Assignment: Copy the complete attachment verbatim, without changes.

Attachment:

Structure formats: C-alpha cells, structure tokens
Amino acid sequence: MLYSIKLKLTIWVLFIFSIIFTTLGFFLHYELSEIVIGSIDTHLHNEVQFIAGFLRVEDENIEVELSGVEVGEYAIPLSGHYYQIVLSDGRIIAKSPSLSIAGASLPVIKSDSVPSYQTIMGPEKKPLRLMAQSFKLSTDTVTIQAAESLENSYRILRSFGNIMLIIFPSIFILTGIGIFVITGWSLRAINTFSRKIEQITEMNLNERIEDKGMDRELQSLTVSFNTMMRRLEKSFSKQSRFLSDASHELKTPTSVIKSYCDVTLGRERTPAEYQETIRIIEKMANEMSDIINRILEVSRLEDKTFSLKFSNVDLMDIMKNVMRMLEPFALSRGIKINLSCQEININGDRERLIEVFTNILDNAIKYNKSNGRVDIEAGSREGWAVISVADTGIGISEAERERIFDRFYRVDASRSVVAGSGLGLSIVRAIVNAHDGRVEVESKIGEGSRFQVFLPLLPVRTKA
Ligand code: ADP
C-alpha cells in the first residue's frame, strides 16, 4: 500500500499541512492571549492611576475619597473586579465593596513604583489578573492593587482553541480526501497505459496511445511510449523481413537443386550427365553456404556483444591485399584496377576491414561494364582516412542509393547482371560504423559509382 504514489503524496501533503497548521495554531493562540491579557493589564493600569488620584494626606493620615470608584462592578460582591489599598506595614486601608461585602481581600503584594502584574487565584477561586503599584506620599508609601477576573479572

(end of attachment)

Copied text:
Structure formats: C-alpha cells, structure tokens
Amino acid sequence: MLYSIKLKLTIWVLFIFSIIFTTLGFFLHYELSEIVIGSIDTHLHNEVQFIAGFLRVEDENIEVELSGVEVGEYAIPLSGHYYQIVLSDGRIIAKSPSLSIAGASLPVIKSDSVPSYQTIMGPEKKPLRLMAQSFKLSTDTVTIQAAESLENSYRILRSFGNIMLIIFPSIFILTGIGIFVITGWSLRAINTFSRKIEQITEMNLNERIEDKGMDRELQSLTVSFNTMMRRLEKSFSKQSRFLSDASHELKTPTSVIKSYCDVTLGRERTPAEYQETIRIIEKMANEMSDIINRILEVSRLEDKTFSLKFSNVDLMDIMKNVMRMLEPFALSRGIKINLSCQEININGDRERLIEVFTNILDNAIKYNKSNGRVDIEAGSREGWAVISVADTGIGISEAERERIFDRFYRVDASRSVVAGSGLGLSIVRAIVNAHDGRVEVESKIGEGSRFQVFLPLLPVRTKA
Ligand code: ADP
C-alpha cells in the first residue's frame, strides 16, 4: 500500500499541512492571549492611576475619597473586579465593596513604583489578573492593587482553541480526501497505459496511445511510449523481413537443386550427365553456404556483444591485399584496377576491414561494364582516412542509393547482371560504423559509382 504514489503524496501533503497548521495554531493562540491579557493589564493600569488620584494626606493620615470608584462592578460582591489599598506595614486601608461585602481581600503584594502584574487565584477561586503599584506620599508609601477576573479572